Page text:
Moderate risk of bleeding shouldn’t rule out sports in children with haemophiliaBMJ 2012; 345 doi: http://dx.doi.org/10.1136/bmj.e6778 (Published 10 October 2012) Cite this as: BMJ 2012;345:e6778
Some sports are associated with a moderately increased risk of bleeding in boys with haemophilia. An observational study from Australia reports odds ratios of 2.7 (95% CI 1.7 to 4.8) for team sports, such as basketball and football, and 3.7 (2.3 to 7.3) for collision sports, such as wrestling, when compared with inactivity or low risk sports such as swimming.
Absolute risks looked low, however. Most bleeds reported by 104 boys aged 4-18 years were not preceded by sports activities. The authors implicate sports in one bleed per year for a boy doing vigorous sports three times a week who usually has five bleeds a year.
Children with haemophilia can and probably should participate in vigorous sports, says a linked editorial (p 1480), providing they and their parents are fully informed about the risks, which look manageable. Most of the boys in this study were treated with prophylactic infusions of clotting factors, and tailoring treatment protocols to sports timetables might protect them further. The incidence of bleeding fell by 2% (1% to 3%) for every 1% increase in clotting factor concentration.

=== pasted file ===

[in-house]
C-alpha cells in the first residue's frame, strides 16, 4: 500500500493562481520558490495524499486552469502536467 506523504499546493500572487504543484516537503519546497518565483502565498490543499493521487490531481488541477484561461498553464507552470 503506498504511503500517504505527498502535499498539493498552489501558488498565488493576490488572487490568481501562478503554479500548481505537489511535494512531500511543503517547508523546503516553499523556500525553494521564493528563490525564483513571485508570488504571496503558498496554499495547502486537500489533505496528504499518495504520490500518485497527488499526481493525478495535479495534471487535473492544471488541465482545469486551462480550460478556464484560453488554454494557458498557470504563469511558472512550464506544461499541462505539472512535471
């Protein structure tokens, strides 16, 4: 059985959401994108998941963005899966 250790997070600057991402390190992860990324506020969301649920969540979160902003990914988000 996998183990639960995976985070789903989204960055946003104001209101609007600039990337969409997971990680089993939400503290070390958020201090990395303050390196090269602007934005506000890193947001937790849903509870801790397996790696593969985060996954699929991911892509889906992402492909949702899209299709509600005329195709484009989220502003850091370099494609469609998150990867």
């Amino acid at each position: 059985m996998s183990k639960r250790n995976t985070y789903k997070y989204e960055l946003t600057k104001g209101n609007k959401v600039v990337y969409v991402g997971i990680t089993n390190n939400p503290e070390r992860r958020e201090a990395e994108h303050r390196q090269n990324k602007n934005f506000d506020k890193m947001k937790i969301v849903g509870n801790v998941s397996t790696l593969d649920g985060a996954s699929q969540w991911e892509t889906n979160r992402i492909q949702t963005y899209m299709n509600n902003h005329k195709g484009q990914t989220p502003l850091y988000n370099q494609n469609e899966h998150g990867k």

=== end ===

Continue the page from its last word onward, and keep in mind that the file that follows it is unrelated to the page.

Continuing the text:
The boys all had moderate or severe haemophilia A or B. They reported all bleeds requiring extra infusions of clotting factor during one year, then answered questions about what they had been doing during the eight hours before the bleed. The authors compared exposure to sports in that time window with exposure to sports in two eight hour control windows in the 24 hours and 48 hours before each bleed.
The boys reported 336 new bleeds during the year, most often in or around a knee (15%), ankle (14%), or elbow (10%).
Cite this as: BMJ 2012;345:e6778